It, that song, had become the overshadowing backdrop to the 'lull-a-bye' Teddy now sometimes murmured to himself, peppering it with an endless spoken refrain, a crazed countdown of primates abed, abed in his bed: '. . . .ten wild monkeys jumping on my bed, one fell off and bumped his head, called the doctor and the doctor said, no more monkeys jumping on my bed'; Teddy's eyes focusing on Dr. Pendergast only when the word 'doctor' fell from his tightly straining lips. This startled the psychologist as much because he was stumped-he admitted as much to himself, in his notes--as anything else ever had in his practice.
He wrote: "Teddy seems to have created his own narrow world, a kind of feedback loop, stuck in some autistic state, a state without any governor but himself. I fear for his long term prospects, as the complex of perceived, if not real, traumas his thinking mind has somehow manufactured or exaggerated has taken on the nature of a closed system; the genesis-pun intended-of these confluent hurts to his psyche may not be identifiable readily. More and more, it's his exodus from the here and now which worries me the most, all apologies for the biblical terminology as it may give the impression that he is lulling me into his world instead of vice versa; it cannot simply be that lullaby, no, or even the all too common Oedipal thing, although the Genesis song he is obsessed with has become, so to say, strangely addictive lullaby of his man-childhood. More study, perhaps in collaboration with late onset autism researchers, is in order. There's something deeply hidden, yet in plain view."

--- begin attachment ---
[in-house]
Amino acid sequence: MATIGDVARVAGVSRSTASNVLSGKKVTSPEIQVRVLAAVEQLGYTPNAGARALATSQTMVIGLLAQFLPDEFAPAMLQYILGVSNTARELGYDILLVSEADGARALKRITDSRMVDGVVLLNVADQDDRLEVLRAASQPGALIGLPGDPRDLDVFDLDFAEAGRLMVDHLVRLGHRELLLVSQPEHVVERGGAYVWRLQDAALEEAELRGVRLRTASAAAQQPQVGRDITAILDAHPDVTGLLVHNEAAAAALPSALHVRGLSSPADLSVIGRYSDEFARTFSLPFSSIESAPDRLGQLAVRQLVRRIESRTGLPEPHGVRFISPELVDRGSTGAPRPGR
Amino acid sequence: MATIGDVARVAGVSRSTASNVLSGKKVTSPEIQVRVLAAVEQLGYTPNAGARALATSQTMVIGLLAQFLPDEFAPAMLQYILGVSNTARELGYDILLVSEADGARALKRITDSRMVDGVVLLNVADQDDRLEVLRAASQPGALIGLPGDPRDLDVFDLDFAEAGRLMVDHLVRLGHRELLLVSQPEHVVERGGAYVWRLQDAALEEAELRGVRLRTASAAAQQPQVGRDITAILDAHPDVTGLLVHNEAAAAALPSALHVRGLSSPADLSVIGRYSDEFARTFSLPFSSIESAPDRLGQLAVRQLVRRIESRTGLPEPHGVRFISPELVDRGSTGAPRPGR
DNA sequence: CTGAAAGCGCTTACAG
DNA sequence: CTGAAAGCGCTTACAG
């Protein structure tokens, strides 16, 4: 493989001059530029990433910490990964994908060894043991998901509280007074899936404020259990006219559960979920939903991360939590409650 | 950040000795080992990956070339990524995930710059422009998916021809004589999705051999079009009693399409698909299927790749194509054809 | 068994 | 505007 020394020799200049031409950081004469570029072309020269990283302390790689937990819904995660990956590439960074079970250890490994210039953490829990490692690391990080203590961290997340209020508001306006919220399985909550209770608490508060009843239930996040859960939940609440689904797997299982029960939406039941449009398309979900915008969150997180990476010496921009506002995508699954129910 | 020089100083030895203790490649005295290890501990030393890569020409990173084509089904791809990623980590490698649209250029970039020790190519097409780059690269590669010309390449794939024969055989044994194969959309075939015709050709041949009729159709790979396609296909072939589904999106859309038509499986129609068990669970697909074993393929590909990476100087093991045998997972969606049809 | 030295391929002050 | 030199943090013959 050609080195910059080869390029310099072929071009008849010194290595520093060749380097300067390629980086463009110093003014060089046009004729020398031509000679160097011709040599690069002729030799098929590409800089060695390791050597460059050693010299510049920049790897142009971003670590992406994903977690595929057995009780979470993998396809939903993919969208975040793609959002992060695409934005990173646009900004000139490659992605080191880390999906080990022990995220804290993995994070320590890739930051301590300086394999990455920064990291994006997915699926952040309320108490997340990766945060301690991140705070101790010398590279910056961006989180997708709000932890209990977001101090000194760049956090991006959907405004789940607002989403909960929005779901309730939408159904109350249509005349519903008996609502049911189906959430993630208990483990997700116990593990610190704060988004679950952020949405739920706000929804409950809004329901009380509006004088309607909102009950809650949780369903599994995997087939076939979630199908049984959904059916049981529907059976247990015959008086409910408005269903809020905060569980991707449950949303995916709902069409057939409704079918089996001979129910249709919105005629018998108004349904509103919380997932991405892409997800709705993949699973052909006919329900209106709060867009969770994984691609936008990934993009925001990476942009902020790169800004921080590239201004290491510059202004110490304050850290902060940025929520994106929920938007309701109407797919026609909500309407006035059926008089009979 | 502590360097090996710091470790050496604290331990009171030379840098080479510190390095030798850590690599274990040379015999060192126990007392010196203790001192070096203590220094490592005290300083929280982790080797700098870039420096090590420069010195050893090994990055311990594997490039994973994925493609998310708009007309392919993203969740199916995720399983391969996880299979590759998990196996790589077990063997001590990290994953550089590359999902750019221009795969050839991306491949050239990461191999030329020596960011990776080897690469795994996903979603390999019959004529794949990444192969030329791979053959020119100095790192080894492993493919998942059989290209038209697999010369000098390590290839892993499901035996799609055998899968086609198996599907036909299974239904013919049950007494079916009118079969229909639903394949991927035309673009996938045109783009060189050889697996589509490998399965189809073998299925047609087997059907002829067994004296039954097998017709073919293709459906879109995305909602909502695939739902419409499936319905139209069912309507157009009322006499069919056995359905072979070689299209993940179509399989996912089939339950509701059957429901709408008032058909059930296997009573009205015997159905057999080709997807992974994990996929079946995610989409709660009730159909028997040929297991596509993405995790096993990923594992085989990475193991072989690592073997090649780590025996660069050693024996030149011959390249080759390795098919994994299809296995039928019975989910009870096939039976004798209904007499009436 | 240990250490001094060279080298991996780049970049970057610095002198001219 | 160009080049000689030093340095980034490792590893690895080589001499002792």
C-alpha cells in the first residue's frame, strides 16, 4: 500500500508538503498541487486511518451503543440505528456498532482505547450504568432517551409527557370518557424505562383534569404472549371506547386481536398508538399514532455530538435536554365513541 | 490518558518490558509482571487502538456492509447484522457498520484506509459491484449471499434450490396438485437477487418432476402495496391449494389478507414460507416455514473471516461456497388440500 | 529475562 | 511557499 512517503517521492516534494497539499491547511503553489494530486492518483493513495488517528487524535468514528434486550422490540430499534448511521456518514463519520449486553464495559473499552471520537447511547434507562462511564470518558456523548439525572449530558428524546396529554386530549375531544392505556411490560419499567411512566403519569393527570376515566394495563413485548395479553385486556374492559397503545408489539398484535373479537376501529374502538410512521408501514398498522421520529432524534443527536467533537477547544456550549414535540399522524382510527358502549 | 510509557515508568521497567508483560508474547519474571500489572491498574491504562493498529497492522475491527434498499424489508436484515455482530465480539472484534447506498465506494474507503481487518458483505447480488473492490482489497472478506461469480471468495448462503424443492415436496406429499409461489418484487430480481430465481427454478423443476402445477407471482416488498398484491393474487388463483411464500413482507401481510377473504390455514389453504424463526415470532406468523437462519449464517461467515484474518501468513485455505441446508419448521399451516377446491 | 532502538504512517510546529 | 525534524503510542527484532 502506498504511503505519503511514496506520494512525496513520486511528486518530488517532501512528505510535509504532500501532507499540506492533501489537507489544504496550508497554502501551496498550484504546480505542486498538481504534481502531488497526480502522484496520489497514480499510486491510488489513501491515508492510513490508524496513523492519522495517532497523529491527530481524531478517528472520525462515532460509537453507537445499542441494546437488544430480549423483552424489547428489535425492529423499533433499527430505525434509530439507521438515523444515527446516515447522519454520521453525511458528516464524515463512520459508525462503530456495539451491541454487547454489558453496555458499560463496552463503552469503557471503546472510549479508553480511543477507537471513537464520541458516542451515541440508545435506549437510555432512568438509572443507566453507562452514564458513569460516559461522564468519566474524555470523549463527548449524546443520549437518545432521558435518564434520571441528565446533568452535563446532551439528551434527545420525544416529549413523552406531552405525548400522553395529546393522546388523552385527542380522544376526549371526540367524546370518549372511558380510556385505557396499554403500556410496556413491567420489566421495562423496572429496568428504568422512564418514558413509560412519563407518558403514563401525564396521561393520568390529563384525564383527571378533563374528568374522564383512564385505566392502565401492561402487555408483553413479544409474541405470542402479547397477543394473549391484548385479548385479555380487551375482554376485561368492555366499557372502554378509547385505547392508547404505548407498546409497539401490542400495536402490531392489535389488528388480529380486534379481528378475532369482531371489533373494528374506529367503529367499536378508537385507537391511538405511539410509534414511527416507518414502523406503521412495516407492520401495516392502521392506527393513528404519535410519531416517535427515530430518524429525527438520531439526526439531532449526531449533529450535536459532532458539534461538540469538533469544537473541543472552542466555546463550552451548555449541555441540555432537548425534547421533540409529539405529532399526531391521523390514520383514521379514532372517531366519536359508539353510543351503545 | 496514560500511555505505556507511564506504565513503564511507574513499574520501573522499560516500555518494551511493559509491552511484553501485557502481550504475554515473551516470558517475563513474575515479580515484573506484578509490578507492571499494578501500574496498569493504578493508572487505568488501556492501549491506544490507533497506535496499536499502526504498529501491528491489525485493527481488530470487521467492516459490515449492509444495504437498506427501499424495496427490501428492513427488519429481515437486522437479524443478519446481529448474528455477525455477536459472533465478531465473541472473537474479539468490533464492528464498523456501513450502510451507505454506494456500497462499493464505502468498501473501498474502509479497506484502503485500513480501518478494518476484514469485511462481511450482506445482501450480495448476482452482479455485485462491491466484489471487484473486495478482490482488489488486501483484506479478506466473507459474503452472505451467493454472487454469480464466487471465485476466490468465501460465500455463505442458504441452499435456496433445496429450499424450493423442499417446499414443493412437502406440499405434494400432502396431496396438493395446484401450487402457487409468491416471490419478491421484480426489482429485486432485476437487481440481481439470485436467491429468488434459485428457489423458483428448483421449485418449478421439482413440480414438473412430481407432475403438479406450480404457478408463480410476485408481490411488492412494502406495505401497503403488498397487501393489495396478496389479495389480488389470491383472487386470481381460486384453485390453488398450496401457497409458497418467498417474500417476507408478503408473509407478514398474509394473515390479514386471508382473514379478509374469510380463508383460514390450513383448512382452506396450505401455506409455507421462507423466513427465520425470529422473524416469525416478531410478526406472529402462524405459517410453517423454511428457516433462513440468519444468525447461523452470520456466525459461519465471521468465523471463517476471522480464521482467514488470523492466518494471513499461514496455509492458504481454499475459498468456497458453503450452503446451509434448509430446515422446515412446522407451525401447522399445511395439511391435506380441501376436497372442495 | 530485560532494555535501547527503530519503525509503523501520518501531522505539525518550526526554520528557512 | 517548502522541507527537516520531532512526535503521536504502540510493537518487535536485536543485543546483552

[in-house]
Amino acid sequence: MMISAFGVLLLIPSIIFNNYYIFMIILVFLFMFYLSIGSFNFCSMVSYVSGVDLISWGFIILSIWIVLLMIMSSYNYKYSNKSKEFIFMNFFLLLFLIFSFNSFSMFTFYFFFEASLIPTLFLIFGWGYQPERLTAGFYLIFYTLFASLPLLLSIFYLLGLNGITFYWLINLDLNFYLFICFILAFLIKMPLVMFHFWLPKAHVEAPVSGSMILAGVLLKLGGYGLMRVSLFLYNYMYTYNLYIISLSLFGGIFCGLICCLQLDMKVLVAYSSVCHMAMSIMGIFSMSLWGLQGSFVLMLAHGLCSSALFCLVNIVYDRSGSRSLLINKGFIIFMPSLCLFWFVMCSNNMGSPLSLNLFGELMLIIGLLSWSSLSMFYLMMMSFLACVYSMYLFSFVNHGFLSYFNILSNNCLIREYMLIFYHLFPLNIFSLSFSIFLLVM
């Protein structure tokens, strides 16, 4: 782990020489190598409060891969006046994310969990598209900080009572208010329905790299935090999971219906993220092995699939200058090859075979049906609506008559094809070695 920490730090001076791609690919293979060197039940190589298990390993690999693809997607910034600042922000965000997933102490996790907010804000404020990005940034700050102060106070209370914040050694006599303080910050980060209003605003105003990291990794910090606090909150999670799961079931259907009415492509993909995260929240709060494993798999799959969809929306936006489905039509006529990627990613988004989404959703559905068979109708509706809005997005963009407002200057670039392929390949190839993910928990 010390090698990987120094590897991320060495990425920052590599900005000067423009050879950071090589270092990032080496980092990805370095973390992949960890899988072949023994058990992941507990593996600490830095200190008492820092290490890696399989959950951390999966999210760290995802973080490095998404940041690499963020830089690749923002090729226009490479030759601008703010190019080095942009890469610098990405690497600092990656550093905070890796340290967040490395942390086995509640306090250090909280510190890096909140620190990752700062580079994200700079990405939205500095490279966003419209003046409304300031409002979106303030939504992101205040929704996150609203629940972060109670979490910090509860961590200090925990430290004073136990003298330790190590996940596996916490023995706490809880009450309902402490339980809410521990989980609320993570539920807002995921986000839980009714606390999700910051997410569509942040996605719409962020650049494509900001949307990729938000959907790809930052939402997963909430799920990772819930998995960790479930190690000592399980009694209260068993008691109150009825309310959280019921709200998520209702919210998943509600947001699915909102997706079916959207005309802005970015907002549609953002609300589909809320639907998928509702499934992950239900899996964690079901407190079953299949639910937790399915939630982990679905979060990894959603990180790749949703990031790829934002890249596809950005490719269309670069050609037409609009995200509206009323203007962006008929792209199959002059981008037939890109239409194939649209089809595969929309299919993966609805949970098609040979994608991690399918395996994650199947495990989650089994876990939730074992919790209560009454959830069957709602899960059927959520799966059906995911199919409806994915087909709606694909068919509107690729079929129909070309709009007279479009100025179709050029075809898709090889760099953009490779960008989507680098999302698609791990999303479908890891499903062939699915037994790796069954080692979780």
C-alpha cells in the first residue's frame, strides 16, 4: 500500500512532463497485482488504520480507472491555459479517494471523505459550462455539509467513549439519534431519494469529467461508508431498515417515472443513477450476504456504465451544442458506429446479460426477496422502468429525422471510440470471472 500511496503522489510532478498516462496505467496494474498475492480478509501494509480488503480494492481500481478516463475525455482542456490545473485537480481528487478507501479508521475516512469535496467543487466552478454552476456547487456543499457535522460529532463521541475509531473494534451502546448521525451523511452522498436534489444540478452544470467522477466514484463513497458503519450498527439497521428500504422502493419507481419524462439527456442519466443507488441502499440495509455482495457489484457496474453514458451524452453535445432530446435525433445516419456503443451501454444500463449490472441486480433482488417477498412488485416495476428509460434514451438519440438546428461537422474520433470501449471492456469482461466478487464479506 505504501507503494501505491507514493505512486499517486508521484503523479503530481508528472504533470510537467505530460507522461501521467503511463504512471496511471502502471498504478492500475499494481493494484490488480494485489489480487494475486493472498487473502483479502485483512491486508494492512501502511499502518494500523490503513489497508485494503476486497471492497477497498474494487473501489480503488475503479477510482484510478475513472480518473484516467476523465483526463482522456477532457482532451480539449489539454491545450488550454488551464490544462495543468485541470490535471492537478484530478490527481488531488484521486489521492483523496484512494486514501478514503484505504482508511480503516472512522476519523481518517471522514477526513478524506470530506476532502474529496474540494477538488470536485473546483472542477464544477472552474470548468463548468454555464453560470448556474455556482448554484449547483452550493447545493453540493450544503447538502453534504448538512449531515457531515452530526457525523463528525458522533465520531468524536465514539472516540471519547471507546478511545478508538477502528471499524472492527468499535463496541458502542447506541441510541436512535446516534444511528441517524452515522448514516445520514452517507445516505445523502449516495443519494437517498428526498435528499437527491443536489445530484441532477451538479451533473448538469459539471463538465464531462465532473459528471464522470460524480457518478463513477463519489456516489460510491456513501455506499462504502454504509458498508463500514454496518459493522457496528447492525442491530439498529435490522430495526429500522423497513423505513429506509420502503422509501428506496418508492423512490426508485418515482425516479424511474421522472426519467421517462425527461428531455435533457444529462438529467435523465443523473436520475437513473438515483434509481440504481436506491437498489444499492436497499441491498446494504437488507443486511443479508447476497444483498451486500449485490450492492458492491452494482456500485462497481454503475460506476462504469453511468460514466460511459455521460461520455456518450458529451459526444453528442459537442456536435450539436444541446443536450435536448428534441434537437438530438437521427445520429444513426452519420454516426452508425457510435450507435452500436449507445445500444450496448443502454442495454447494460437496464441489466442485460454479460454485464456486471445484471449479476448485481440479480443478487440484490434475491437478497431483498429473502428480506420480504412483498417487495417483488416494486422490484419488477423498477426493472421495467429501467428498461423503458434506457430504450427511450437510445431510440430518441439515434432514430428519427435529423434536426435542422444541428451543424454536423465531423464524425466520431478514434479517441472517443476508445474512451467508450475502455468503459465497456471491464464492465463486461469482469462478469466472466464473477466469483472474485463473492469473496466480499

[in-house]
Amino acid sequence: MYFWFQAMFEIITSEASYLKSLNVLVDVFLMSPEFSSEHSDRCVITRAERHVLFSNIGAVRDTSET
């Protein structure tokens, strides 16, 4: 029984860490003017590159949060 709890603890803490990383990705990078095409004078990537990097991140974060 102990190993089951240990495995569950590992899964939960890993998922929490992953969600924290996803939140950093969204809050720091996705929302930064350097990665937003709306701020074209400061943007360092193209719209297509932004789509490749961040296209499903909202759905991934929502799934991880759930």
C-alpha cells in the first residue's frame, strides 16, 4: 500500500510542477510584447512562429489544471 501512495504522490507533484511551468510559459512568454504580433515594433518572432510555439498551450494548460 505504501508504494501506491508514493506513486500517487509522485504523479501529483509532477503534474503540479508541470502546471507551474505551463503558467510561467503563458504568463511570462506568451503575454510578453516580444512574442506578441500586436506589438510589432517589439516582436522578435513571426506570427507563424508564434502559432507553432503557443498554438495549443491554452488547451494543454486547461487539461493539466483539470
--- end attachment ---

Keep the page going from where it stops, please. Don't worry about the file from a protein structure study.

As Pendergast closed his notebook, he was suddenly seized by a simple phrase of that latent, now predominant darker lullaby, the one he had heard countless times lately, so much so it had taken on the quality of so much white noise . . . 'it's like a helter skelter, going down, and down, round and round, but just get it away from me'.
The doctor's grip on his notebook unconsciously loosened just as his jaw seemed to drop, and as the book hit the floor, Pendergast audibly whispered, "Oh my God, another Manson?!"
For the first time, Dr. Pendergast feared for his life; he determined to keep a pistol locked in his left hand drawer, for his peace of mind, he rationalized.
The windows at the modern hospital where Teddy now resided boasted their modernity; no bars or heavy locks were evident in its smart state of the art design. Instead, wireless laser devices simply alarmed the staff should a patient venture too close to freedom. The meds took care of the rest insuring passive patience among the population. That was the rub, as far as the authorities were concerned; just how did an average sized deeply disturbed young man manage to defeat these systems.
The newspapers allowed as how
the offices of Dr. Pendergast had been neatly burgled, entry having been
had through a second story window, itself without the glass having been
broken. There was no evidence of a ladder or other means of scaling the
wall nor was the front door in any way breached. Nothing of value had
been taken, not a thing, not even a file, save one minor breach: the locked
desk drawer appears to have been literally torn from its housing, contents
unknown to anyone but Dr. Pendergast and he wasn't talking. Not with his
neck snapped, a crudely written note stapled to his chest: 'One fell off
and bumped his head'.
While the police and forensic personnel were
variously conferring amongst themselves and pursuing their grisly work,
a faint voice, rather high-pitched and almost infantile voice, as though
these were its source's very first words, screeched: "We gow homme
now, vay-rey tire-d